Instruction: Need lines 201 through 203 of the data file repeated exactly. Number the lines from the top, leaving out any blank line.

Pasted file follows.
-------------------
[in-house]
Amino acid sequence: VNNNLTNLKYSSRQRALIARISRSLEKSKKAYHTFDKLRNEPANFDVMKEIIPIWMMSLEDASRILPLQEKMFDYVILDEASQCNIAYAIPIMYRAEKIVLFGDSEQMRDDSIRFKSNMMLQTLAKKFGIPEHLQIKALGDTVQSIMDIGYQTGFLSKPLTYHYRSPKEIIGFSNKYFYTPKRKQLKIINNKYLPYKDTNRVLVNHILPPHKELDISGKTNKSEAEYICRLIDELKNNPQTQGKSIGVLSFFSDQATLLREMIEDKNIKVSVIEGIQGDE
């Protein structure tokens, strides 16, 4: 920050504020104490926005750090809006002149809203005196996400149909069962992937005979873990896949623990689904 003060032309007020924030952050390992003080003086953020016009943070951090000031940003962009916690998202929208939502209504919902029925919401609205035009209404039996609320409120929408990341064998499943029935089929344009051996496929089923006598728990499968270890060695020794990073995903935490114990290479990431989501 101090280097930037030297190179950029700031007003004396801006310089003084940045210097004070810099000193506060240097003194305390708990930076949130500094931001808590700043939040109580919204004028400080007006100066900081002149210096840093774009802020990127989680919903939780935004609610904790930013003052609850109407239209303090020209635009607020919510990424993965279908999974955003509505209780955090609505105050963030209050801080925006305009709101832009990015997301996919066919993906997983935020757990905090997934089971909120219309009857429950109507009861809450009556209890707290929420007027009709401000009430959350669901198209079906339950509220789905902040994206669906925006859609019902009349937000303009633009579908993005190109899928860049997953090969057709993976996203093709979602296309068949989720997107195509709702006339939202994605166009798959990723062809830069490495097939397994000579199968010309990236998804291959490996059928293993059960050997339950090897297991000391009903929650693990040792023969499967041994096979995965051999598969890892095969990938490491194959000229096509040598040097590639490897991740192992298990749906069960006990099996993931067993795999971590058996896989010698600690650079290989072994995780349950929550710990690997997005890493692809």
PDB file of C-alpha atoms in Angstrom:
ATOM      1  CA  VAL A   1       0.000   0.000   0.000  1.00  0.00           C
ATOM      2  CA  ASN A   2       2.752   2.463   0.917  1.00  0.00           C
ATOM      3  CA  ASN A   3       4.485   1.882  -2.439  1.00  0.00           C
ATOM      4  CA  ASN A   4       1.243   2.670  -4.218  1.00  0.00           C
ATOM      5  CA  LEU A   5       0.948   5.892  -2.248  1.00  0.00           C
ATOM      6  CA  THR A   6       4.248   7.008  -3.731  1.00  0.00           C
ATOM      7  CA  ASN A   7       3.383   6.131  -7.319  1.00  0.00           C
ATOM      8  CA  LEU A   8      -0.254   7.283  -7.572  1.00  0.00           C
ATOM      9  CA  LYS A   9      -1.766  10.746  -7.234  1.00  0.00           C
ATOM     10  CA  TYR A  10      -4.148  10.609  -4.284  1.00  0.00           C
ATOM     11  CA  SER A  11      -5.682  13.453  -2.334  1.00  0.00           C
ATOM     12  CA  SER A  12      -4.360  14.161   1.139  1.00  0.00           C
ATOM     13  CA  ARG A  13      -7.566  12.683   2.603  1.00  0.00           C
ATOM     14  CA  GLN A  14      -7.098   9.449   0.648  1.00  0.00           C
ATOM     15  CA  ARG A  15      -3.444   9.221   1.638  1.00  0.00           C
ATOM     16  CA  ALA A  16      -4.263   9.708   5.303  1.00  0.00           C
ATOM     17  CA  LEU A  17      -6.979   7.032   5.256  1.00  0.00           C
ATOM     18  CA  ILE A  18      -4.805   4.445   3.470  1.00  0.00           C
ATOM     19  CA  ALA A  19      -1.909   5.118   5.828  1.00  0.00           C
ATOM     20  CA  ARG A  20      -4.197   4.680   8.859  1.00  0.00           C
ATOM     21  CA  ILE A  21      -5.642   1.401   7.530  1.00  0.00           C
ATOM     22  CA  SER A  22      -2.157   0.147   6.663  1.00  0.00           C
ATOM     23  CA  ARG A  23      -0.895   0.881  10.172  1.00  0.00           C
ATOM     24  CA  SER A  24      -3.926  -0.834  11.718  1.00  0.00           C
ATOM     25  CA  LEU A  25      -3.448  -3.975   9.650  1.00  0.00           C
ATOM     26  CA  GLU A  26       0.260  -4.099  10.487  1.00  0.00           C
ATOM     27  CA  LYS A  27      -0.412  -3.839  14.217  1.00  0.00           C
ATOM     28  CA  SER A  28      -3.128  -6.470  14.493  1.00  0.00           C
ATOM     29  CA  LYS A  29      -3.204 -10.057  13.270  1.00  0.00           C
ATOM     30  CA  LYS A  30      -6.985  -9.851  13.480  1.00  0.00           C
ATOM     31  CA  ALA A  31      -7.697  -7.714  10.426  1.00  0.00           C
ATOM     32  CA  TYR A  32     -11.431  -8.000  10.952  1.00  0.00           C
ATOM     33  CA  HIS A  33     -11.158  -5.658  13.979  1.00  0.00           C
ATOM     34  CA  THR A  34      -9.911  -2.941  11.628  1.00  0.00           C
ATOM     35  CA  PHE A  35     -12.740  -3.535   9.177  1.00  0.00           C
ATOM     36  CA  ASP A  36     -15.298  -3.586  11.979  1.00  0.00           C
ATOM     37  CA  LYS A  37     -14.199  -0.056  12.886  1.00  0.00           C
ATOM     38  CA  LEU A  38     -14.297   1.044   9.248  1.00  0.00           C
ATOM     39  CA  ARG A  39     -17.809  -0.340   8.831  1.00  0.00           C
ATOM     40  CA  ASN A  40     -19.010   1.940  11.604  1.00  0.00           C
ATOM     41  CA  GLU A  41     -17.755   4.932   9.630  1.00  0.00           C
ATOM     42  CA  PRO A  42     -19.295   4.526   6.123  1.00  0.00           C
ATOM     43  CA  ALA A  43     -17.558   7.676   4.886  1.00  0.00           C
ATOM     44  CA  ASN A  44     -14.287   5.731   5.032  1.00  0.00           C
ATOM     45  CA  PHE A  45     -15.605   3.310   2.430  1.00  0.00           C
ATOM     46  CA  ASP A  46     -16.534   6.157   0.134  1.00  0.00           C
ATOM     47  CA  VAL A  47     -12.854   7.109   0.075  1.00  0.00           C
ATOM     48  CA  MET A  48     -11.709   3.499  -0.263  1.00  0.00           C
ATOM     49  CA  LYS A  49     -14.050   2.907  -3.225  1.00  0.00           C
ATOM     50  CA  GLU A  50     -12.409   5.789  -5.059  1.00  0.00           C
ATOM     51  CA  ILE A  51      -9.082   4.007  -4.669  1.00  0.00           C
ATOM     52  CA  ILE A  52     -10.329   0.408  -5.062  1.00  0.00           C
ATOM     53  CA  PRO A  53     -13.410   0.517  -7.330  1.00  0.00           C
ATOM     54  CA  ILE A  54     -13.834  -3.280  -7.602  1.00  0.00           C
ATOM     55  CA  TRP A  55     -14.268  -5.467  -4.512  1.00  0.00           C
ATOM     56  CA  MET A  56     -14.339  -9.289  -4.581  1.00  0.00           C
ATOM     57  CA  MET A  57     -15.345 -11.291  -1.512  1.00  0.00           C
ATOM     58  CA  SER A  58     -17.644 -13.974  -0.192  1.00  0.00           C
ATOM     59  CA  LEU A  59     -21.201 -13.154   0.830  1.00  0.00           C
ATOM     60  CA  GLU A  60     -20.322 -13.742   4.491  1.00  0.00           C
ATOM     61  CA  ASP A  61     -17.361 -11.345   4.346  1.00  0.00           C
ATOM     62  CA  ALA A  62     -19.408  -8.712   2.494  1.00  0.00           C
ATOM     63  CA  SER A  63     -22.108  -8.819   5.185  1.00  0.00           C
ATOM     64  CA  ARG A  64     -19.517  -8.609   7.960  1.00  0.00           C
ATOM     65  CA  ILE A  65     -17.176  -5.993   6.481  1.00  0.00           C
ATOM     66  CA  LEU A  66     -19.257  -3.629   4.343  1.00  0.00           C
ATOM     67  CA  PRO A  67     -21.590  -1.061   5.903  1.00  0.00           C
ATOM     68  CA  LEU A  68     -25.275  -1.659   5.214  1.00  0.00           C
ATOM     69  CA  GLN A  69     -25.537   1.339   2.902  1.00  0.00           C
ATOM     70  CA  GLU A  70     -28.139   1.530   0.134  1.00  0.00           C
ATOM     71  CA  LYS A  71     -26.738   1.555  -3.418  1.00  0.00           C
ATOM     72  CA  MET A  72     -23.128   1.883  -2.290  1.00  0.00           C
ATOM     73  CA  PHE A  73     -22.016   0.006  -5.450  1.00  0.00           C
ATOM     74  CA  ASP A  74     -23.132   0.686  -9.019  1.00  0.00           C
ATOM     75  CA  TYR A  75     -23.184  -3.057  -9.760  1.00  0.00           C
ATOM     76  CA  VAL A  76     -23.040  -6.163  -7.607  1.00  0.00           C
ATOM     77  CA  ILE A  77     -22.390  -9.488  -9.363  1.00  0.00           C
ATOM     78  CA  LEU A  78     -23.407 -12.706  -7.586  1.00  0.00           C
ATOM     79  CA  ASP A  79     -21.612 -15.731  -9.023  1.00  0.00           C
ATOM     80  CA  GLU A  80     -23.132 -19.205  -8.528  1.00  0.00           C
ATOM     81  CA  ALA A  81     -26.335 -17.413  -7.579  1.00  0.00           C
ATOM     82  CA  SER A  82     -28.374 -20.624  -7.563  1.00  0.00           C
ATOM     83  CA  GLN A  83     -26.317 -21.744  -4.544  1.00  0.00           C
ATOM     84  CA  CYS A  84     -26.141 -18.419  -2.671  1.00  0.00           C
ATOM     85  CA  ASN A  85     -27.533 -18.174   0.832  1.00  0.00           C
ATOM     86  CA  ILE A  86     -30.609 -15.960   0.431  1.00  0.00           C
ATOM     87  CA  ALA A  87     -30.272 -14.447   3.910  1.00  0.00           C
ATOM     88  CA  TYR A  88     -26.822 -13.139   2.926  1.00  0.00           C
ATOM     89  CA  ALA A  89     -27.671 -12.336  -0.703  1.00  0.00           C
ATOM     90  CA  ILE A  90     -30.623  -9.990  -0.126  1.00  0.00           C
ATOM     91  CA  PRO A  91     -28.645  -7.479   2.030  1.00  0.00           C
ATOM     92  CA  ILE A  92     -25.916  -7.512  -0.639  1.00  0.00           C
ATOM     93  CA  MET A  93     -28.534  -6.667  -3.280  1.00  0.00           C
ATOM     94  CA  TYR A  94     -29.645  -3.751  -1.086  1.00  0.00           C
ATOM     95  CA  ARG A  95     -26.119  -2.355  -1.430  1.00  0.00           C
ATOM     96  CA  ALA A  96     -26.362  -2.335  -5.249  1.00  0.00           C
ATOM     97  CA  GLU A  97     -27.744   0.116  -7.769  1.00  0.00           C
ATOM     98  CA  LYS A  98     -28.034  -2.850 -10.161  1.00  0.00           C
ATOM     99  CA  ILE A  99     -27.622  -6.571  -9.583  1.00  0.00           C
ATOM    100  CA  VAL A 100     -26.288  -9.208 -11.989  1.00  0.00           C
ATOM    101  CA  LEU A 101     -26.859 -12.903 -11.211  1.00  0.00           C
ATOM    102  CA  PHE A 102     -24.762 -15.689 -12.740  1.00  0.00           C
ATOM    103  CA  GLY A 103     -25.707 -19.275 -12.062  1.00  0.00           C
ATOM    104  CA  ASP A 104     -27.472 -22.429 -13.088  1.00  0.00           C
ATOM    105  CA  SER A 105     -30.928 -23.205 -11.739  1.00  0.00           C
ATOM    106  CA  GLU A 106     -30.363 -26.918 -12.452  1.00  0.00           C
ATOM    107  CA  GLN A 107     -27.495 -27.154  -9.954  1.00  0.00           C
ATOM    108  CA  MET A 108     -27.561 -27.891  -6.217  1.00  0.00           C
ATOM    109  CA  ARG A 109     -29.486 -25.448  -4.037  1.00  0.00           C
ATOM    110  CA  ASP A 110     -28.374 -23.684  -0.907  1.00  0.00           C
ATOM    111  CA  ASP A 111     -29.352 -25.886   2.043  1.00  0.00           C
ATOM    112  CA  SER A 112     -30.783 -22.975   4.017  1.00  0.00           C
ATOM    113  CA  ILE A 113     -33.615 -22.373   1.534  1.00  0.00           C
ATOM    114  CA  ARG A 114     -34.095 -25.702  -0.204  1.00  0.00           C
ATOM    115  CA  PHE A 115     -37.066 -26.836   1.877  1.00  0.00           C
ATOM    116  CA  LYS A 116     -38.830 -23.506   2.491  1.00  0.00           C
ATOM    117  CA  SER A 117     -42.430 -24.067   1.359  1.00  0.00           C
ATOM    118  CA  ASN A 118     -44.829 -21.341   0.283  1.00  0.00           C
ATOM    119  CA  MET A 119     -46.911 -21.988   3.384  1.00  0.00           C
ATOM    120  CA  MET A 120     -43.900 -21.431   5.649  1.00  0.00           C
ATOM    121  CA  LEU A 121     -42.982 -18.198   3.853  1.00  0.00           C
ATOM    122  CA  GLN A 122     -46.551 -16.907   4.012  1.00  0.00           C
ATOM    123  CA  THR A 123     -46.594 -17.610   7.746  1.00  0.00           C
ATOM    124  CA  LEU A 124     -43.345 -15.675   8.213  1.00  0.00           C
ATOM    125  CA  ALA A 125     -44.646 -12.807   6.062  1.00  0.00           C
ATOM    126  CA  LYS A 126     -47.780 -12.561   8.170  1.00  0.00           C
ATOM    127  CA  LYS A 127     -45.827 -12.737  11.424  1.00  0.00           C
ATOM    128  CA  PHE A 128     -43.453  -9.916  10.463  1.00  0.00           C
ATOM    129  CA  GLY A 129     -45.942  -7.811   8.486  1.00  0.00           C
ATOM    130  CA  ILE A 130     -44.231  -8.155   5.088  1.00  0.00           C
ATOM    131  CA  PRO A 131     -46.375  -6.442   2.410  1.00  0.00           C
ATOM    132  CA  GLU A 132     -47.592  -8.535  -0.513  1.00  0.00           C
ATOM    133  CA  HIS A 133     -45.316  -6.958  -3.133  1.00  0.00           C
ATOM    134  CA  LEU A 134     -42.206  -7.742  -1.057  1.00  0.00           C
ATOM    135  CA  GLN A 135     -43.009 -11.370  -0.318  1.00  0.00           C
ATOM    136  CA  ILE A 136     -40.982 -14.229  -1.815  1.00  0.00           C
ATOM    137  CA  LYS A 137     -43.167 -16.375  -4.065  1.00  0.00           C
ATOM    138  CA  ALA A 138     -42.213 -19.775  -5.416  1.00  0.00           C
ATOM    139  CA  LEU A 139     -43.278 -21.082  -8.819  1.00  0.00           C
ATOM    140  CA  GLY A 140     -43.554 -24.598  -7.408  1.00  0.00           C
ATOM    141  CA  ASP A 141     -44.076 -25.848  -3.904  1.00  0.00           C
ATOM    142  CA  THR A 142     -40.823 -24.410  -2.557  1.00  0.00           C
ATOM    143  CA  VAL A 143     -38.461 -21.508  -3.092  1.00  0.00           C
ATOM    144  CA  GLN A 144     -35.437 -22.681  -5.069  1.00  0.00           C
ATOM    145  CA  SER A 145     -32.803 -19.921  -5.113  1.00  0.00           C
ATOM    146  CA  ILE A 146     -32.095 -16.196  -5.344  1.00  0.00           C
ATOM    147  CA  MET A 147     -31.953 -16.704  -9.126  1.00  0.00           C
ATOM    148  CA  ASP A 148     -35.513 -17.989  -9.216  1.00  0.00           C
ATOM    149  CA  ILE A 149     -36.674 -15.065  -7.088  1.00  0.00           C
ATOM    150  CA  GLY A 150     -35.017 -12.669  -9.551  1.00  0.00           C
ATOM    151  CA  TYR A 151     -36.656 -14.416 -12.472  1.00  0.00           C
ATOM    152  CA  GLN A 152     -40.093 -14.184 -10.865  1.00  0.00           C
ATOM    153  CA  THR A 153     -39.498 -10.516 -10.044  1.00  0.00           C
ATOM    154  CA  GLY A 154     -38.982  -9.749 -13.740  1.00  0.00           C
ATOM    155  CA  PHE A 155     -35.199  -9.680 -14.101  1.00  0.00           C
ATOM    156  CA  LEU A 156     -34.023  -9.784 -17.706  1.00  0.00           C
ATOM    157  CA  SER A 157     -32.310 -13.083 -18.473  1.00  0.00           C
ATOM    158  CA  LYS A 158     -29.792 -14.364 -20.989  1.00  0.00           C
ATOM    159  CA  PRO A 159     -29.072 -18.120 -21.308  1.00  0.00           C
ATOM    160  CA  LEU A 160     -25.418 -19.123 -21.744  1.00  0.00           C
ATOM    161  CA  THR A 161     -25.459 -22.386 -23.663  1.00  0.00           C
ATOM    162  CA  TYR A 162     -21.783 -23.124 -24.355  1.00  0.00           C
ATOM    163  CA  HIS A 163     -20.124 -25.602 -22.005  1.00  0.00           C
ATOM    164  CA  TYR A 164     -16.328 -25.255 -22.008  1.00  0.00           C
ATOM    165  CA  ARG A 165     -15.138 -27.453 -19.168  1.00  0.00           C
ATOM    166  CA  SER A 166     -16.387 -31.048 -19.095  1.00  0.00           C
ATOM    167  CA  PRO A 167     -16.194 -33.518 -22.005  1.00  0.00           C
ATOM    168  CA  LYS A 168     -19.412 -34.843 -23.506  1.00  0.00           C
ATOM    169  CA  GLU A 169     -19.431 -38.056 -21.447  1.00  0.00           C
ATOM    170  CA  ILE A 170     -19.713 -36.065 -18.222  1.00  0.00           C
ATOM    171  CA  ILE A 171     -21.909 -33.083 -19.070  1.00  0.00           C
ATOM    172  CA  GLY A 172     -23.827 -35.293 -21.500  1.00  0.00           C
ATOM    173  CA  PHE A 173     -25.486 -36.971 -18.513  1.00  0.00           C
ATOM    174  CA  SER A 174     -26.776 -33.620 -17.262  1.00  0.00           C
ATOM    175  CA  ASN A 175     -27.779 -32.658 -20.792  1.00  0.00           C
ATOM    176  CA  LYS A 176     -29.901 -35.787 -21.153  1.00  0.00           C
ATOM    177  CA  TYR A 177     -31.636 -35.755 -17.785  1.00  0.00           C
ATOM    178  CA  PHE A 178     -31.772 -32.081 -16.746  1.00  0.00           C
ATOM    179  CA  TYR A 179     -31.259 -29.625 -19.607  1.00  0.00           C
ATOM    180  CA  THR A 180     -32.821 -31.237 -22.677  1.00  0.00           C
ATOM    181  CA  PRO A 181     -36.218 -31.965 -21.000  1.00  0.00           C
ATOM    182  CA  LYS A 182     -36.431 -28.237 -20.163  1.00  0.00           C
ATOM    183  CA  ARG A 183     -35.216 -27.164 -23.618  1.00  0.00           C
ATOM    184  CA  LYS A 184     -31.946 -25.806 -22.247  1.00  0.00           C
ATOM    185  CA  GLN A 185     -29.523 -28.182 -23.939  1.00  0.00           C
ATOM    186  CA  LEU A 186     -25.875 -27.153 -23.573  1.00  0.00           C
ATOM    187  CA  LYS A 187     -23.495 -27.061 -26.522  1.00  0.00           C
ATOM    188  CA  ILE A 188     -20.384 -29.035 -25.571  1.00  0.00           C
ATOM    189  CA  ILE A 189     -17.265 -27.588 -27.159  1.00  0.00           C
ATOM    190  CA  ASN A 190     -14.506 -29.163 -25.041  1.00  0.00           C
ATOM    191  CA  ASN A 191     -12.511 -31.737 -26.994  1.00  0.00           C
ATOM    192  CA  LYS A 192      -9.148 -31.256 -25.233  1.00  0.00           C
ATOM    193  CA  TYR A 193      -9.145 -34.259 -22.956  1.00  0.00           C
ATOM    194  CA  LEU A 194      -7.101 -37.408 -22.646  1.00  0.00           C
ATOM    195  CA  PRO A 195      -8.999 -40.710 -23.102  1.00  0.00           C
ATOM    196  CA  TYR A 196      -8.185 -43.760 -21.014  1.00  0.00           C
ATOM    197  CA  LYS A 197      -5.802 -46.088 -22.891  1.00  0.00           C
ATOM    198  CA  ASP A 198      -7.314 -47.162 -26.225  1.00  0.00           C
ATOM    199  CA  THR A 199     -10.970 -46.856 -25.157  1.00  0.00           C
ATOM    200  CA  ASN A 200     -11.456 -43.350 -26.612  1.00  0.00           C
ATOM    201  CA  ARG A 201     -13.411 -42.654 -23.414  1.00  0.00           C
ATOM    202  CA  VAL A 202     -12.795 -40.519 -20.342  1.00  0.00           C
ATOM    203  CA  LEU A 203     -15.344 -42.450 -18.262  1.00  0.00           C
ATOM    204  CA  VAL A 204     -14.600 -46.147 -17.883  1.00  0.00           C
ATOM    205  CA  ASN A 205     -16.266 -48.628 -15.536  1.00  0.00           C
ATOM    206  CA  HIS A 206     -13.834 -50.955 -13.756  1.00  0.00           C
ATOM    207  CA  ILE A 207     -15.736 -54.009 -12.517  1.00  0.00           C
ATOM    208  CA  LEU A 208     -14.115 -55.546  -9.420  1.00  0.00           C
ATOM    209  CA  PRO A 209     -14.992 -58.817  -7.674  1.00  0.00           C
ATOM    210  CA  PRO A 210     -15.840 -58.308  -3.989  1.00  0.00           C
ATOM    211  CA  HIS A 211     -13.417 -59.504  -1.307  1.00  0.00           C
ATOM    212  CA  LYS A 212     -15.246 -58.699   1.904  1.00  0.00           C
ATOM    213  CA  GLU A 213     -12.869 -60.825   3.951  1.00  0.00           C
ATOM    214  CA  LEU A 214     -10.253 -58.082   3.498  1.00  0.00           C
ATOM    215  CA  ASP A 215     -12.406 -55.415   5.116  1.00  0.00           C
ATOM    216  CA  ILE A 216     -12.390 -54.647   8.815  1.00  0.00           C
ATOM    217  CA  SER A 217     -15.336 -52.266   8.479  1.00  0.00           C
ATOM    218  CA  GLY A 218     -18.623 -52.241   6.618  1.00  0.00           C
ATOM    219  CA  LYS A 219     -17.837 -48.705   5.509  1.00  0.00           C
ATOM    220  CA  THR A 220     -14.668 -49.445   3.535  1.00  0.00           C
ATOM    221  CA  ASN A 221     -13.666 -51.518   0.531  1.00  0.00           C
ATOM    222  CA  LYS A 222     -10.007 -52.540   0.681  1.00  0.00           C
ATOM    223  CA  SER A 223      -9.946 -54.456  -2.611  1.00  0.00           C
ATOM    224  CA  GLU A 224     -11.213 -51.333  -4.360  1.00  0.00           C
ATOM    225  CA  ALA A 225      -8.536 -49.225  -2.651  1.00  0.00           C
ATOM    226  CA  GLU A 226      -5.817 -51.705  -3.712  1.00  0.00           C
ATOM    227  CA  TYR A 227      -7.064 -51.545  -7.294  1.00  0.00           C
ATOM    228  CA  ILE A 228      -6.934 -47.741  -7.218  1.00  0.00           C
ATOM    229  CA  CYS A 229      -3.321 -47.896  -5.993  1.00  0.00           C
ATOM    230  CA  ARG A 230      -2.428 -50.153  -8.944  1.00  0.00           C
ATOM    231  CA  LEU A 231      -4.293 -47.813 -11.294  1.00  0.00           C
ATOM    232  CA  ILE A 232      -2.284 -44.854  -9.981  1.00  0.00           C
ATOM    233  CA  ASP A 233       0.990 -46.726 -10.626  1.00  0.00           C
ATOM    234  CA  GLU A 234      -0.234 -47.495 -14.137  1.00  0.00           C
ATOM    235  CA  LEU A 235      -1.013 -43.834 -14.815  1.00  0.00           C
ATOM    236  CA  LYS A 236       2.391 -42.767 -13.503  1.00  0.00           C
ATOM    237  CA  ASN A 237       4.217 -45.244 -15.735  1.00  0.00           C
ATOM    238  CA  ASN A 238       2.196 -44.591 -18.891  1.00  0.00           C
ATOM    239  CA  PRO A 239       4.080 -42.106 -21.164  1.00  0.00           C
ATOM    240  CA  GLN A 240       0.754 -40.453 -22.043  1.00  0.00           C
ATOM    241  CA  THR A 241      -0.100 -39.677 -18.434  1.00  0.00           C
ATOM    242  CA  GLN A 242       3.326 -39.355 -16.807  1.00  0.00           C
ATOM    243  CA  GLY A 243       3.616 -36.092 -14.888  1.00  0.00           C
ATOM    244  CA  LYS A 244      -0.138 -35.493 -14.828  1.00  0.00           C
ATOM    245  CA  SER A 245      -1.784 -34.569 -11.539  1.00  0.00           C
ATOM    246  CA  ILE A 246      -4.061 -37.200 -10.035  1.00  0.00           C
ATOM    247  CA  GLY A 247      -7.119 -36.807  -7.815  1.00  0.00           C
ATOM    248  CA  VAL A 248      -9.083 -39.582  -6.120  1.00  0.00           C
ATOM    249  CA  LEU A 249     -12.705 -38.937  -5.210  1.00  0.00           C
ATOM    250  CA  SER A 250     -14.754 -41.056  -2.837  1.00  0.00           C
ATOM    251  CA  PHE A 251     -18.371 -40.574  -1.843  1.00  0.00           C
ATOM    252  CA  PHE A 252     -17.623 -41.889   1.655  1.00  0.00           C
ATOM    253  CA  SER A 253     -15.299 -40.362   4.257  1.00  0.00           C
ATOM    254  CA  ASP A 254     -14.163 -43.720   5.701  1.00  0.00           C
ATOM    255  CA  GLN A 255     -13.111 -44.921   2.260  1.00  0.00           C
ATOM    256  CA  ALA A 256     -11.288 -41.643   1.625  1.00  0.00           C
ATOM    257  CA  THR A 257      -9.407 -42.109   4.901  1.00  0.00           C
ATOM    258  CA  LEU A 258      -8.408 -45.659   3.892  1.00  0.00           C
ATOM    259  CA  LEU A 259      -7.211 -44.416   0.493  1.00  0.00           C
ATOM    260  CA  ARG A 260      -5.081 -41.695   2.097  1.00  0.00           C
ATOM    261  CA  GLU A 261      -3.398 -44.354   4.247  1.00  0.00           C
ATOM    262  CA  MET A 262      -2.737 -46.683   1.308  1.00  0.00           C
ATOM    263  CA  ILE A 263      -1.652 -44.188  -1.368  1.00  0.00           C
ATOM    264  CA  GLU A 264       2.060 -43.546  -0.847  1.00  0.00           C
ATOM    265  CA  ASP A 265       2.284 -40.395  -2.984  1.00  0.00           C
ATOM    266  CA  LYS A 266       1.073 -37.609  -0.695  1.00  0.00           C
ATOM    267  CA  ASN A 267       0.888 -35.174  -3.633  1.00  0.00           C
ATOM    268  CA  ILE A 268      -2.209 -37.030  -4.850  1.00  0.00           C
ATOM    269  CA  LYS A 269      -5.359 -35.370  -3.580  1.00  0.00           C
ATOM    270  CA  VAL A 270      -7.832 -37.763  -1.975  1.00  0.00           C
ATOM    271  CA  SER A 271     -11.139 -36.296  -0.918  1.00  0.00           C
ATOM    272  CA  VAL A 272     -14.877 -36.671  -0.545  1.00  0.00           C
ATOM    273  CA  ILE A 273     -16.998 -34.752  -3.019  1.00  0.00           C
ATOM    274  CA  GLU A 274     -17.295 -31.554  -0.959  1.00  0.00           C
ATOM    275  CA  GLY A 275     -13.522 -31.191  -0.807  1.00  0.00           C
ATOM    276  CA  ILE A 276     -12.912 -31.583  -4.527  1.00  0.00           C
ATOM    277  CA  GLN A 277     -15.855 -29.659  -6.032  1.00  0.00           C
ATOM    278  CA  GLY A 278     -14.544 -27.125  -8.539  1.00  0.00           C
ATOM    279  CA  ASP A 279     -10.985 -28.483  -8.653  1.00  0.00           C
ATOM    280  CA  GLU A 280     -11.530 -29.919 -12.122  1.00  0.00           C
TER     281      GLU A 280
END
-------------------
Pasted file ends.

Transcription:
ATOM    197  CA  LYS A 197      -5.802 -46.088 -22.891  1.00  0.00           C
ATOM    198  CA  ASP A 198      -7.314 -47.162 -26.225  1.00  0.00           C
ATOM    199  CA  THR A 199     -10.970 -46.856 -25.157  1.00  0.00           C